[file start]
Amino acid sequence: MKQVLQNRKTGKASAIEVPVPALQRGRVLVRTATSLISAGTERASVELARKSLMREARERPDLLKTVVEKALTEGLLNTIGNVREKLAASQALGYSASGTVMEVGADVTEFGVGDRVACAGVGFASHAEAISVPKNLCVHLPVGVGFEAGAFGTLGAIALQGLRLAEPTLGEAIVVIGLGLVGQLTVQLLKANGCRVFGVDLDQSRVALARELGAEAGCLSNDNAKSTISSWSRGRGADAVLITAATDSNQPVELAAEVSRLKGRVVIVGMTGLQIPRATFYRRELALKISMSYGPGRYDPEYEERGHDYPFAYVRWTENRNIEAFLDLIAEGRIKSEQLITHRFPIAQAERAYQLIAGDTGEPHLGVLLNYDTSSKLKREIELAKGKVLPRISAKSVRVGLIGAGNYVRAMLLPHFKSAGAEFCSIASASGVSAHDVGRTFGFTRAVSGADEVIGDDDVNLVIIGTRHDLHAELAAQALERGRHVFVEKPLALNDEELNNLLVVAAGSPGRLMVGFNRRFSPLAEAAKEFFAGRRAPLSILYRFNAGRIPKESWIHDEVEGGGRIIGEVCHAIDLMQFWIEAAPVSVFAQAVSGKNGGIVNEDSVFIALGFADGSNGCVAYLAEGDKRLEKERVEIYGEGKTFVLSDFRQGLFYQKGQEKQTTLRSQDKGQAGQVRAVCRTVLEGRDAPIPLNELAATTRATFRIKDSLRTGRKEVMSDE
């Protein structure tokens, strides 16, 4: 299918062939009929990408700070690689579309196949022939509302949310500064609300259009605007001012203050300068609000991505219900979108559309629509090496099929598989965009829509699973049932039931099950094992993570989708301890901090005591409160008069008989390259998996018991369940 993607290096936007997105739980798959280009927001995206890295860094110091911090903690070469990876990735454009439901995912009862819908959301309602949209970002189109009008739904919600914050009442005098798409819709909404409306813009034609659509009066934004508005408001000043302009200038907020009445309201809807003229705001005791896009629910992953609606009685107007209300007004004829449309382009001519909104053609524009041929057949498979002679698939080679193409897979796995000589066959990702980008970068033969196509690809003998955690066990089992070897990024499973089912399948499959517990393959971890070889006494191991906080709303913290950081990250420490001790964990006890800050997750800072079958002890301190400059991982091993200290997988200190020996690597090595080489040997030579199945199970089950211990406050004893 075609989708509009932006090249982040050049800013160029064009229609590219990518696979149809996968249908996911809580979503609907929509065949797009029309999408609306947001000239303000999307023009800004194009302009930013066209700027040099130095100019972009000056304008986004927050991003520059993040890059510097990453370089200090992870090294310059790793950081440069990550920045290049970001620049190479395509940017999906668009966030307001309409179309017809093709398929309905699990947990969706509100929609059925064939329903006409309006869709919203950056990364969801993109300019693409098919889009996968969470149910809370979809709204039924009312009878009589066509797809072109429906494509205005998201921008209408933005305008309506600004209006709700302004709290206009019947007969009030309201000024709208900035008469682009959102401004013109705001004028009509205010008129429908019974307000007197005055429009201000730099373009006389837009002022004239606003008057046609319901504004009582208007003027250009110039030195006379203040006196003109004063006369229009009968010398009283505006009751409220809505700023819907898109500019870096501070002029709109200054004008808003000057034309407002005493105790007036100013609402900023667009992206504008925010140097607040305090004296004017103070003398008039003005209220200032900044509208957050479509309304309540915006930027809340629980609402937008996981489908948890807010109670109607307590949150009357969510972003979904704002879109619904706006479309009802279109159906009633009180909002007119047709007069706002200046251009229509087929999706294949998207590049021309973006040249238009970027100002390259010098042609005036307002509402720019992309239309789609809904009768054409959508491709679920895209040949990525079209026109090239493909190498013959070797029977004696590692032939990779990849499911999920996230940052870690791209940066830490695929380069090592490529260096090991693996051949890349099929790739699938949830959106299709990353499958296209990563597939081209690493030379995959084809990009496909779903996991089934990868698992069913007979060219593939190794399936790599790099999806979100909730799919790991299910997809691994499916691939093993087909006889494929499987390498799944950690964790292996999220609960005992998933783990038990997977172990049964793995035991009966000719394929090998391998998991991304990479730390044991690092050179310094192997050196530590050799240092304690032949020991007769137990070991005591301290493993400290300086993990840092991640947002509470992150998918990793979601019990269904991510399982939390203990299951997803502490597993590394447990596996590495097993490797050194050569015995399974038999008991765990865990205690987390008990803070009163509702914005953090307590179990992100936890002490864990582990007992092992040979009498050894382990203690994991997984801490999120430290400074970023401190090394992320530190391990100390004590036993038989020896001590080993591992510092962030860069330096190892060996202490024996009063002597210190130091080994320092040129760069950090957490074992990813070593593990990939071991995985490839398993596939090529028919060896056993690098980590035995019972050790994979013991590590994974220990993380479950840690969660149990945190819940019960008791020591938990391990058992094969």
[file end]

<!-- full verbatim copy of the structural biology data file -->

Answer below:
Amino acid sequence: MKQVLQNRKTGKASAIEVPVPALQRGRVLVRTATSLISAGTERASVELARKSLMREARERPDLLKTVVEKALTEGLLNTIGNVREKLAASQALGYSASGTVMEVGADVTEFGVGDRVACAGVGFASHAEAISVPKNLCVHLPVGVGFEAGAFGTLGAIALQGLRLAEPTLGEAIVVIGLGLVGQLTVQLLKANGCRVFGVDLDQSRVALARELGAEAGCLSNDNAKSTISSWSRGRGADAVLITAATDSNQPVELAAEVSRLKGRVVIVGMTGLQIPRATFYRRELALKISMSYGPGRYDPEYEERGHDYPFAYVRWTENRNIEAFLDLIAEGRIKSEQLITHRFPIAQAERAYQLIAGDTGEPHLGVLLNYDTSSKLKREIELAKGKVLPRISAKSVRVGLIGAGNYVRAMLLPHFKSAGAEFCSIASASGVSAHDVGRTFGFTRAVSGADEVIGDDDVNLVIIGTRHDLHAELAAQALERGRHVFVEKPLALNDEELNNLLVVAAGSPGRLMVGFNRRFSPLAEAAKEFFAGRRAPLSILYRFNAGRIPKESWIHDEVEGGGRIIGEVCHAIDLMQFWIEAAPVSVFAQAVSGKNGGIVNEDSVFIALGFADGSNGCVAYLAEGDKRLEKERVEIYGEGKTFVLSDFRQGLFYQKGQEKQTTLRSQDKGQAGQVRAVCRTVLEGRDAPIPLNELAATTRATFRIKDSLRTGRKEVMSDE
């Protein structure tokens, strides 16, 4: 299918062939009929990408700070690689579309196949022939509302949310500064609300259009605007001012203050300068609000991505219900979108559309629509090496099929598989965009829509699973049932039931099950094992993570989708301890901090005591409160008069008989390259998996018991369940 993607290096936007997105739980798959280009927001995206890295860094110091911090903690070469990876990735454009439901995912009862819908959301309602949209970002189109009008739904919600914050009442005098798409819709909404409306813009034609659509009066934004508005408001000043302009200038907020009445309201809807003229705001005791896009629910992953609606009685107007209300007004004829449309382009001519909104053609524009041929057949498979002679698939080679193409897979796995000589066959990702980008970068033969196509690809003998955690066990089992070897990024499973089912399948499959517990393959971890070889006494191991906080709303913290950081990250420490001790964990006890800050997750800072079958002890301190400059991982091993200290997988200190020996690597090595080489040997030579199945199970089950211990406050004893 075609989708509009932006090249982040050049800013160029064009229609590219990518696979149809996968249908996911809580979503609907929509065949797009029309999408609306947001000239303000999307023009800004194009302009930013066209700027040099130095100019972009000056304008986004927050991003520059993040890059510097990453370089200090992870090294310059790793950081440069990550920045290049970001620049190479395509940017999906668009966030307001309409179309017809093709398929309905699990947990969706509100929609059925064939329903006409309006869709919203950056990364969801993109300019693409098919889009996968969470149910809370979809709204039924009312009878009589066509797809072109429906494509205005998201921008209408933005305008309506600004209006709700302004709290206009019947007969009030309201000024709208900035008469682009959102401004013109705001004028009509205010008129429908019974307000007197005055429009201000730099373009006389837009002022004239606003008057046609319901504004009582208007003027250009110039030195006379203040006196003109004063006369229009009968010398009283505006009751409220809505700023819907898109500019870096501070002029709109200054004008808003000057034309407002005493105790007036100013609402900023667009992206504008925010140097607040305090004296004017103070003398008039003005209220200032900044509208957050479509309304309540915006930027809340629980609402937008996981489908948890807010109670109607307590949150009357969510972003979904704002879109619904706006479309009802279109159906009633009180909002007119047709007069706002200046251009229509087929999706294949998207590049021309973006040249238009970027100002390259010098042609005036307002509402720019992309239309789609809904009768054409959508491709679920895209040949990525079209026109090239493909190498013959070797029977004696590692032939990779990849499911999920996230940052870690791209940066830490695929380069090592490529260096090991693996051949890349099929790739699938949830959106299709990353499958296209990563597939081209690493030379995959084809990009496909779903996991089934990868698992069913007979060219593939190794399936790599790099999806979100909730799919790991299910997809691994499916691939093993087909006889494929499987390498799944950690964790292996999220609960005992998933783990038990997977172990049964793995035991009966000719394929090998391998998991991304990479730390044991690092050179310094192997050196530590050799240092304690032949020991007769137990070991005591301290493993400290300086993990840092991640947002509470992150998918990793979601019990269904991510399982939390203990299951997803502490597993590394447990596996590495097993490797050194050569015995399974038999008991765990865990205690987390008990803070009163509702914005953090307590179990992100936890002490864990582990007992092992040979009498050894382990203690994991997984801490999120430290400074970023401190090394992320530190391990100390004590036993038989020896001590080993591992510092962030860069330096190892060996202490024996009063002597210190130091080994320092040129760069950090957490074992990813070593593990990939071991995985490839398993596939090529028919060896056993690098980590035995019972050790994979013991590590994974220990993380479950840690969660149990945190819940019960008791020591938990391990058992094969």